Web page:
```  0110   =   6 (base 10)
0111   =   7 (base 10)
1101   =  13 (base 10)
```

# A Longer Example

Here is another example. Observe that the binary addition algorithm is the same algorithm you use with ordinary base ten addition, except now the base two addition table is used for each column.

 ``` 0110 1110 0001 0111 ``` ``` 0 0110 1110 0001 0111 1 ``` ``` 10 0110 1110 0001 0111 01 ``` ``` 110 0110 1110 0001 0111 101 ``` ``` 1 110 0110 1110 0001 0111 0101 ``` ``` 11 110 0110 1110 0001 0111 0 0101 ``` ``` 111 110 0110 1110 0001 0111 00 0101 ``` ```1111 110 0110 1110 0001 0111 000 0101 ``` ```01111 110 0110 1110 0001 0111 1000 0101 ``` The carry out of the left column in the final sum can be discarded, in this case. But in general you must be careful with it. See the following pages.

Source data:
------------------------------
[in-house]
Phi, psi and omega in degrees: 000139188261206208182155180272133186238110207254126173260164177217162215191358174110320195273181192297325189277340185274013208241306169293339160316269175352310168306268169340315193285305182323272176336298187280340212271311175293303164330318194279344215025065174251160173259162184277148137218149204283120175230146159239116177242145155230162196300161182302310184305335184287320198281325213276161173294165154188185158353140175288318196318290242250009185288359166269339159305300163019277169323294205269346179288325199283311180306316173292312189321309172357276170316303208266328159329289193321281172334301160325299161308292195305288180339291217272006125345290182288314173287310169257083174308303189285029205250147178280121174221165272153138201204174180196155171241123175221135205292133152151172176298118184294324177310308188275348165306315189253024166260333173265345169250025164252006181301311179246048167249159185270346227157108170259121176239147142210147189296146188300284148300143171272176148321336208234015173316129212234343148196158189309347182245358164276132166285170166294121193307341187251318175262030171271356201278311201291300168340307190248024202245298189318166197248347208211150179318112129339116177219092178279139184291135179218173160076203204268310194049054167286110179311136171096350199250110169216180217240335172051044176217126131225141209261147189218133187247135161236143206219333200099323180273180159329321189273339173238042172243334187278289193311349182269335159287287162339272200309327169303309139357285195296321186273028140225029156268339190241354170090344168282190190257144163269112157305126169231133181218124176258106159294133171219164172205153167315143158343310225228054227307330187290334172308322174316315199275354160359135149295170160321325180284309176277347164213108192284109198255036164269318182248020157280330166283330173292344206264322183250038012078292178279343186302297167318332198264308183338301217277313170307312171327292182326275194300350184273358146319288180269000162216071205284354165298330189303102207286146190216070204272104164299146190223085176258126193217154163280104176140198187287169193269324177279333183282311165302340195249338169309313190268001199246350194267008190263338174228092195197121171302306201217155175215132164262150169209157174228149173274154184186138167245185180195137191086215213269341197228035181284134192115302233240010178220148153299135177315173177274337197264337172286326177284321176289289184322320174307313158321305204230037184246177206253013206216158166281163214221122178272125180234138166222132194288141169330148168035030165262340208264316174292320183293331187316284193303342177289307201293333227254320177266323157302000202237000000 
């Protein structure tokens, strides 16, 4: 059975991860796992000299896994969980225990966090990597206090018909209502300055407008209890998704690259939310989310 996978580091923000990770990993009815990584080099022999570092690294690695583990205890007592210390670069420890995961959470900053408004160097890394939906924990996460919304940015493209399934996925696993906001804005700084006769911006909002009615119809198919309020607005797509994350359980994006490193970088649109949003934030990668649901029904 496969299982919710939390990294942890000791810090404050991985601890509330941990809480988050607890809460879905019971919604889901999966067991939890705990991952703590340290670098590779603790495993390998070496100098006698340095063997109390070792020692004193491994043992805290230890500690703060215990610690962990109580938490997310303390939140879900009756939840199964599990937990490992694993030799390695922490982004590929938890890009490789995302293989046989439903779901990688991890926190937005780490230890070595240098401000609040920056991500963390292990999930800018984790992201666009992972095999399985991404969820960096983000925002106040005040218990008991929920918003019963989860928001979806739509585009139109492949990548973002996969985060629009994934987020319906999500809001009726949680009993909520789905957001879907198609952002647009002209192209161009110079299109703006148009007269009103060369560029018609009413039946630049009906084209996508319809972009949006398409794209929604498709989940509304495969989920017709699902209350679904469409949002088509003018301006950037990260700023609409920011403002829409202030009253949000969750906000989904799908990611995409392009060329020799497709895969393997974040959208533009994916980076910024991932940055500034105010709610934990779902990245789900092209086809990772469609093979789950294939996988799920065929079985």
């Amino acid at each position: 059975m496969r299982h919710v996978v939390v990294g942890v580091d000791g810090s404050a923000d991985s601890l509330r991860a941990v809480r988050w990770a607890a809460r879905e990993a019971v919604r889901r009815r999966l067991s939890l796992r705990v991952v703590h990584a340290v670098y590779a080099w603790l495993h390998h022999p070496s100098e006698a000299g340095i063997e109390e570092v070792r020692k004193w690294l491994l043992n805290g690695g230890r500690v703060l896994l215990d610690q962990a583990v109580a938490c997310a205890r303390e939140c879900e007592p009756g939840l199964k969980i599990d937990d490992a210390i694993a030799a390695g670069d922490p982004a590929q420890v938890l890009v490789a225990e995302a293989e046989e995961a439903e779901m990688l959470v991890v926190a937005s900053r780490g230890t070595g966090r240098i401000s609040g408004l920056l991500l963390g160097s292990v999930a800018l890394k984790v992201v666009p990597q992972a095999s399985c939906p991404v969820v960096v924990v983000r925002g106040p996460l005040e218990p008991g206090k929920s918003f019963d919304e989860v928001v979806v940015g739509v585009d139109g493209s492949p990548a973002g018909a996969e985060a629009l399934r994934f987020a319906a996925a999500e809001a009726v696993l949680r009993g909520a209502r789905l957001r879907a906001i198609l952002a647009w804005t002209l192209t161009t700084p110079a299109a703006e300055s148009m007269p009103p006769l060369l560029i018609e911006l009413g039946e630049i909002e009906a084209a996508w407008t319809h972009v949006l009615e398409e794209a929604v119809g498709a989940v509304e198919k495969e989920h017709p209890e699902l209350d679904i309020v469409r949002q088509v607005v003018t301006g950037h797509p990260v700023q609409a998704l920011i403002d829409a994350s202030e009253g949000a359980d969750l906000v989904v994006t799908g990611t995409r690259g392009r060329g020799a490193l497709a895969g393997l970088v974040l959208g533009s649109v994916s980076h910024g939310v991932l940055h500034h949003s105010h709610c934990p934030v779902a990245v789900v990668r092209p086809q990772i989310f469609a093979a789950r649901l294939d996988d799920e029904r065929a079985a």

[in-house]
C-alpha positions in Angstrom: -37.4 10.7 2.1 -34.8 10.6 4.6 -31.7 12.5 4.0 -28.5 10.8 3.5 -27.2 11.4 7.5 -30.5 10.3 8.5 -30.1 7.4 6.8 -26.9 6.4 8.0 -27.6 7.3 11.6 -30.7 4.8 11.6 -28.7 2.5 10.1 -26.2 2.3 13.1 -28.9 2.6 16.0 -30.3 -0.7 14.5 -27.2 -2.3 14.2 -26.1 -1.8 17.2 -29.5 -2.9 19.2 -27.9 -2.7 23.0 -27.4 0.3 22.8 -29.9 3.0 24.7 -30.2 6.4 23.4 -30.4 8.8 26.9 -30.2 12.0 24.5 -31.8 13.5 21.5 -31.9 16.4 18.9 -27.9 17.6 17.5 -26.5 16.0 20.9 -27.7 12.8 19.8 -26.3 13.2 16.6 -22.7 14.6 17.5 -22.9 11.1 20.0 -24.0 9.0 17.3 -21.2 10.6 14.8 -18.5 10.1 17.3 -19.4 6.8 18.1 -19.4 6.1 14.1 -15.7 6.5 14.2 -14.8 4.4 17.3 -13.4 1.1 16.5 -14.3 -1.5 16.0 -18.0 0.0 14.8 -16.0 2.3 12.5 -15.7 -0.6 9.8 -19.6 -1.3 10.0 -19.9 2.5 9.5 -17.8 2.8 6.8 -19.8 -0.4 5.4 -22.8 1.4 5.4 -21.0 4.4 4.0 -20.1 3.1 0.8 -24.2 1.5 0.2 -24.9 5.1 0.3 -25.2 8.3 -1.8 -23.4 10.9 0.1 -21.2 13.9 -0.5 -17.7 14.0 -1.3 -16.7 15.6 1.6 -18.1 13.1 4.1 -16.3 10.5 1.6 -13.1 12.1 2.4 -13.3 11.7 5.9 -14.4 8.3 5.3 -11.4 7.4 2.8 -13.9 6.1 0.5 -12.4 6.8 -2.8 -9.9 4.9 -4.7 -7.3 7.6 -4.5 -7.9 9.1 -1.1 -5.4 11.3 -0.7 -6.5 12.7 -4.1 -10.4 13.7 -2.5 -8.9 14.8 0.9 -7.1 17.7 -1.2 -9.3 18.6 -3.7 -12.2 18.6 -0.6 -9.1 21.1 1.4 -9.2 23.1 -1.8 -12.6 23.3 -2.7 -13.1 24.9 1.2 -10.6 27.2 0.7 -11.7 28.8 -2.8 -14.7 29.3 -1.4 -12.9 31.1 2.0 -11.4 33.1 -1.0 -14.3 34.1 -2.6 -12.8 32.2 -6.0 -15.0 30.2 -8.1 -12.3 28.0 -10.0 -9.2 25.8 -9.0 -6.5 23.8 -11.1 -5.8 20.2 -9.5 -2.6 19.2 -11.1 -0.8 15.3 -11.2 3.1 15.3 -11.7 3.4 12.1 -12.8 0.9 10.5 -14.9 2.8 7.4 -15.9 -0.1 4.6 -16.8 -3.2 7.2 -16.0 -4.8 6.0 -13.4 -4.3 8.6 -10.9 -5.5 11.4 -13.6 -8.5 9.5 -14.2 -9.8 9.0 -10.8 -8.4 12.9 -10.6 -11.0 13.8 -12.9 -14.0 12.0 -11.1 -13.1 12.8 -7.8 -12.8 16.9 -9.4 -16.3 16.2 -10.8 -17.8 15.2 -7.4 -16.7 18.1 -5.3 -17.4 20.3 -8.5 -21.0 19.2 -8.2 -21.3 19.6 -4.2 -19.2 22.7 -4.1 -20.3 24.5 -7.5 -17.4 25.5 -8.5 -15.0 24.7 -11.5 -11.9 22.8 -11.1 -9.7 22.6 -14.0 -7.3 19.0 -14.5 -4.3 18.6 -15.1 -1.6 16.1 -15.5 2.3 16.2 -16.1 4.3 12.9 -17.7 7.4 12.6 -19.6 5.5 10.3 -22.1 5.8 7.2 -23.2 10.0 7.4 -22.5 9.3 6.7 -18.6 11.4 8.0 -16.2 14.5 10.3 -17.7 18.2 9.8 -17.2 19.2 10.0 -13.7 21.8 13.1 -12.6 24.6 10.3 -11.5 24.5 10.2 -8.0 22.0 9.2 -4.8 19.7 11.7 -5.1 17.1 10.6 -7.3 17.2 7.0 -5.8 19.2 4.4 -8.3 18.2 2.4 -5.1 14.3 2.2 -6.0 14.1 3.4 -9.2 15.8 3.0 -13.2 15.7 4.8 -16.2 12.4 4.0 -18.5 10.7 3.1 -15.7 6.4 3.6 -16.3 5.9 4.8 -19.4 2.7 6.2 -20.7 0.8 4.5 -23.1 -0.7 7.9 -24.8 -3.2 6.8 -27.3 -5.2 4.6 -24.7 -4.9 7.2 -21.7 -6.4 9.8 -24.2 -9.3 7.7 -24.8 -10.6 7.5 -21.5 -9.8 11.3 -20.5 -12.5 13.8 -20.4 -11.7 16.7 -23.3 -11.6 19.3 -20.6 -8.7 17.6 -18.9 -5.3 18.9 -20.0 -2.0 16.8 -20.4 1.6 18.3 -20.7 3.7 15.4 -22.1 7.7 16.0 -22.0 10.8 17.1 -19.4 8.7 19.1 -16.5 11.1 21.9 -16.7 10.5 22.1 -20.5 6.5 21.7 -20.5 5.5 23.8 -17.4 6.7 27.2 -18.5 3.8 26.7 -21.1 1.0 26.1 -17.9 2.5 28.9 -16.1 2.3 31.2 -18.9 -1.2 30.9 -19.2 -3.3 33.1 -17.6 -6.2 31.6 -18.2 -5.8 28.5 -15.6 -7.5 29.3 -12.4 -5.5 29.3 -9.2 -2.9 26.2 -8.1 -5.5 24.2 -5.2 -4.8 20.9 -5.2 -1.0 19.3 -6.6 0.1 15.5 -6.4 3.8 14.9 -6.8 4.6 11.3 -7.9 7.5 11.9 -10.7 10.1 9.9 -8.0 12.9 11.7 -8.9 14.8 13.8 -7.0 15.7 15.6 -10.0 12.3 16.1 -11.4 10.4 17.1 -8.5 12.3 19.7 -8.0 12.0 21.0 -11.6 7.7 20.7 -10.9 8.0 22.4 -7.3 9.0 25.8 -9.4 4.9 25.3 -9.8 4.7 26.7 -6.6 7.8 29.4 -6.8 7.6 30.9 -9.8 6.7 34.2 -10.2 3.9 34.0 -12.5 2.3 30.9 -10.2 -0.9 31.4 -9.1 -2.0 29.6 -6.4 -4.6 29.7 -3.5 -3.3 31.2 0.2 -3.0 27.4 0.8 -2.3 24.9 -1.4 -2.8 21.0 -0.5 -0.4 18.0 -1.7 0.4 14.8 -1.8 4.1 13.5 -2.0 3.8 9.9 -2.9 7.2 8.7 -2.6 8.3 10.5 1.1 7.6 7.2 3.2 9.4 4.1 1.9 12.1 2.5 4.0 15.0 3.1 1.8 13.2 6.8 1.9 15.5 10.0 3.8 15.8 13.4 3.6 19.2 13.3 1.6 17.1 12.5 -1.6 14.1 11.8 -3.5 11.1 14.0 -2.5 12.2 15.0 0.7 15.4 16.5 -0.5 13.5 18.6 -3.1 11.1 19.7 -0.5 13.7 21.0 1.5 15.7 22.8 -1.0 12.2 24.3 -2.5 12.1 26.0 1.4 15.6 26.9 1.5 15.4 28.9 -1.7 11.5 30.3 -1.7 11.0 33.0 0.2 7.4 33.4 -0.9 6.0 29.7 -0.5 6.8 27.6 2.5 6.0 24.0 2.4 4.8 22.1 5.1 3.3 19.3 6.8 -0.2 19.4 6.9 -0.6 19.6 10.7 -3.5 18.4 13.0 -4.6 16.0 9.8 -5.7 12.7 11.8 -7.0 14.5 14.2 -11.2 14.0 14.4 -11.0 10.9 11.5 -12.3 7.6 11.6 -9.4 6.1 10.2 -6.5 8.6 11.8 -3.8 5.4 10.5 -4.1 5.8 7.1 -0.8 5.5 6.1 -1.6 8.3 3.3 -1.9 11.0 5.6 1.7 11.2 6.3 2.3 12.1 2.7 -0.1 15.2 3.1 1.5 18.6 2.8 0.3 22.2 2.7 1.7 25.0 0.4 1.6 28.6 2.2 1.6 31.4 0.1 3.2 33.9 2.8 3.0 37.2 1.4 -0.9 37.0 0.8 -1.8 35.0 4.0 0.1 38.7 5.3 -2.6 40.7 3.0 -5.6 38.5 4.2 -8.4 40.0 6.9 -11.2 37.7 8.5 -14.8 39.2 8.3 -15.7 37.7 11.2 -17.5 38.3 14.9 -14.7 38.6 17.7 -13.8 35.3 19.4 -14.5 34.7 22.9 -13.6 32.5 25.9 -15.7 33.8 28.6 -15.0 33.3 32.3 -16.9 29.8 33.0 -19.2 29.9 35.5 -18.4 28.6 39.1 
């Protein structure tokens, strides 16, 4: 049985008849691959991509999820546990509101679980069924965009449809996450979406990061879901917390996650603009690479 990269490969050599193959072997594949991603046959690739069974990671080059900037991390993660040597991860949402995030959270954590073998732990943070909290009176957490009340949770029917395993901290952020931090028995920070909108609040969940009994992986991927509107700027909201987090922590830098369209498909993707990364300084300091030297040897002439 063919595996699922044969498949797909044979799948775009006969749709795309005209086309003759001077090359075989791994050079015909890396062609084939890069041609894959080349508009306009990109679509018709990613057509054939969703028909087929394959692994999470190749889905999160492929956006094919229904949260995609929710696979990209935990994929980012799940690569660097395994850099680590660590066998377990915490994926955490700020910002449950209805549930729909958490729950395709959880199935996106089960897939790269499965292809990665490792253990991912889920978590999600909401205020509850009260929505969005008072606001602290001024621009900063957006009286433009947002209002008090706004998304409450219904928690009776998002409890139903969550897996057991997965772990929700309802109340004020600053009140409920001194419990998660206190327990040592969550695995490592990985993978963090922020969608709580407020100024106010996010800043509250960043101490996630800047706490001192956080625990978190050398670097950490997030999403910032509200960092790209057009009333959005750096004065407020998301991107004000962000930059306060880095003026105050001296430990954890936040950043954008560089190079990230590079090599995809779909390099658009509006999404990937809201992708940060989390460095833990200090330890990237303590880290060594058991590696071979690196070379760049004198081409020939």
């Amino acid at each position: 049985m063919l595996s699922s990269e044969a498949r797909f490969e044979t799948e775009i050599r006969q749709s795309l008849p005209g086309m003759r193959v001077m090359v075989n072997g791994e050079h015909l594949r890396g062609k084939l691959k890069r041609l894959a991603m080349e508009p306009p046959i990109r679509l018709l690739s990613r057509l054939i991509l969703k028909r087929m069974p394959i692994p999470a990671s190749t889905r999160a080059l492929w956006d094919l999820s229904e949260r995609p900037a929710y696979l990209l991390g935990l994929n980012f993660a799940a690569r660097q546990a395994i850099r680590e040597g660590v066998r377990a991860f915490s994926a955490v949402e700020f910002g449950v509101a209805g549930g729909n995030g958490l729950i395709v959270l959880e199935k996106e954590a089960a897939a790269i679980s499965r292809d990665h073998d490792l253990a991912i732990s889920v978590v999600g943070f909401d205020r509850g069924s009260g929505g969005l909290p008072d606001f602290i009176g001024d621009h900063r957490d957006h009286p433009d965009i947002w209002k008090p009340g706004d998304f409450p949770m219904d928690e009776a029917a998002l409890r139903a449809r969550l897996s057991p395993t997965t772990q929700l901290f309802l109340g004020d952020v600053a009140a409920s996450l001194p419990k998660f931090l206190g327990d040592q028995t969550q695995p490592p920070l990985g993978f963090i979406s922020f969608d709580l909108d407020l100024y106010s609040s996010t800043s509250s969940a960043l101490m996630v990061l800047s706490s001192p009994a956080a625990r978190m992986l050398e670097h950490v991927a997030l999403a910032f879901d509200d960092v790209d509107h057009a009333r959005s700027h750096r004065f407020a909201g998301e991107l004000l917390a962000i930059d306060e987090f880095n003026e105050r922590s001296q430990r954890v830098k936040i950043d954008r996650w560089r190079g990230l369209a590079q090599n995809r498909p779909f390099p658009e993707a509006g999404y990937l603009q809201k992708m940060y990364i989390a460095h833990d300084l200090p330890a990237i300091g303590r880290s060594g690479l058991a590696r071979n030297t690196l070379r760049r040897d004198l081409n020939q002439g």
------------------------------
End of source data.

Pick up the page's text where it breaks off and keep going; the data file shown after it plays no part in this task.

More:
Check the answer by converting to decimal representation and doing the addition in that base (the same numbers are being added, but now represented in a different way, so the sum is the same.)

```
01111 110
0110 1110    =  110 (base 10)
+ 0001 0111    =   23 (base 10)
1000 0101    =  133 (base 10)
```

This would be a good time to play with the Binary Addition Calculator applet in Appendix E.

### QUESTION 4:

Do the following:

```
10
+ 01

```